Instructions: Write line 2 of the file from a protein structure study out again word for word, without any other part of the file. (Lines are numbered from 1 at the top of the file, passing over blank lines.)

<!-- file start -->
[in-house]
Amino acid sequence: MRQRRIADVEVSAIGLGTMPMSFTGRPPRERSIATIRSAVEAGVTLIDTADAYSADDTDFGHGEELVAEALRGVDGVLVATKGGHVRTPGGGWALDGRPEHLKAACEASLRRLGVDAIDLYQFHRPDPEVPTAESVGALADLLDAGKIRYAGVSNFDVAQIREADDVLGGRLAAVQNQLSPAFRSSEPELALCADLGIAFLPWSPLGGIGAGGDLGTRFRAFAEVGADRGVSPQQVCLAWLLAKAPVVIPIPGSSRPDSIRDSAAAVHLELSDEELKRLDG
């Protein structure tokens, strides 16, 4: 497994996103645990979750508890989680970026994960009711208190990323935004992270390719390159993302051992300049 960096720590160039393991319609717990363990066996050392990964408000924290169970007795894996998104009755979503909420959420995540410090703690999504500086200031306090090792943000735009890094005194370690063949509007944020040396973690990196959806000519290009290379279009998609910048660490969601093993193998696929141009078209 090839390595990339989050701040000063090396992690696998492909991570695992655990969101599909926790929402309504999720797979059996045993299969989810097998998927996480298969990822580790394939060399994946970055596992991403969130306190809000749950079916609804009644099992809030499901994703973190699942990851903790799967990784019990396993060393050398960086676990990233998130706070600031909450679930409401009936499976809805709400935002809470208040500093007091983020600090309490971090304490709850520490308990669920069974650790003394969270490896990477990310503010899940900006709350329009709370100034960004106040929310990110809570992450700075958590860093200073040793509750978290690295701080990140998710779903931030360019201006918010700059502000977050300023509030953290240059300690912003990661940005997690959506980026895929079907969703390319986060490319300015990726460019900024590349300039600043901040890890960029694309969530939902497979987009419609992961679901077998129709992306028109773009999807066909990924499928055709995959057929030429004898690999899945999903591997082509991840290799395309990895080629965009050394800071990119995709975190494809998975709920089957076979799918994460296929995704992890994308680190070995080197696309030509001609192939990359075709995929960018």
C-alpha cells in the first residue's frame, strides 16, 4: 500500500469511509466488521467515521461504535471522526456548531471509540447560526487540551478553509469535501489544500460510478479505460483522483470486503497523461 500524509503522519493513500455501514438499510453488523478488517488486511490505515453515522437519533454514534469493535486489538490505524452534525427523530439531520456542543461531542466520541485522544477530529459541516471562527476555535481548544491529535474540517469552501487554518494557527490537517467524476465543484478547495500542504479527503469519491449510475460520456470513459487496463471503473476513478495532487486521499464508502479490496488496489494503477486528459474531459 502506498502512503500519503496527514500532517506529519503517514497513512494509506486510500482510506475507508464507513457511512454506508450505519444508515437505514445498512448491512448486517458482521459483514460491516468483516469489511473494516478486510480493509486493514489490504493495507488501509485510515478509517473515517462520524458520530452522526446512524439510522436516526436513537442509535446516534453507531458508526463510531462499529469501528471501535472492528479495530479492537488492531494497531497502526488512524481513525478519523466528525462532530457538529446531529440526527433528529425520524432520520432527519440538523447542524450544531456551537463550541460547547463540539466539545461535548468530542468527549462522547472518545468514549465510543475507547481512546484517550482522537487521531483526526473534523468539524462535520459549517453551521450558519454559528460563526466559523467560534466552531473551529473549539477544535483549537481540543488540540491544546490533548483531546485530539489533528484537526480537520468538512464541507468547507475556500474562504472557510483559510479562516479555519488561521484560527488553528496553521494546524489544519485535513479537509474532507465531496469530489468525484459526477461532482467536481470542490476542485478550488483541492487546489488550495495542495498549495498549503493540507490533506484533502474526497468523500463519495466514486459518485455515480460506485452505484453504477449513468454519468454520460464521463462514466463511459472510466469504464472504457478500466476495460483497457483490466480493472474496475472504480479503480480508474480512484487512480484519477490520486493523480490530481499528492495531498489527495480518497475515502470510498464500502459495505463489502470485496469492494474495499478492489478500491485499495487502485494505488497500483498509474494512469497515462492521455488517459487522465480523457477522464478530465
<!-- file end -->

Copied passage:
Amino acid sequence: MRQRRIADVEVSAIGLGTMPMSFTGRPPRERSIATIRSAVEAGVTLIDTADAYSADDTDFGHGEELVAEALRGVDGVLVATKGGHVRTPGGGWALDGRPEHLKAACEASLRRLGVDAIDLYQFHRPDPEVPTAESVGALADLLDAGKIRYAGVSNFDVAQIREADDVLGGRLAAVQNQLSPAFRSSEPELALCADLGIAFLPWSPLGGIGAGGDLGTRFRAFAEVGADRGVSPQQVCLAWLLAKAPVVIPIPGSSRPDSIRDSAAAVHLELSDEELKRLDG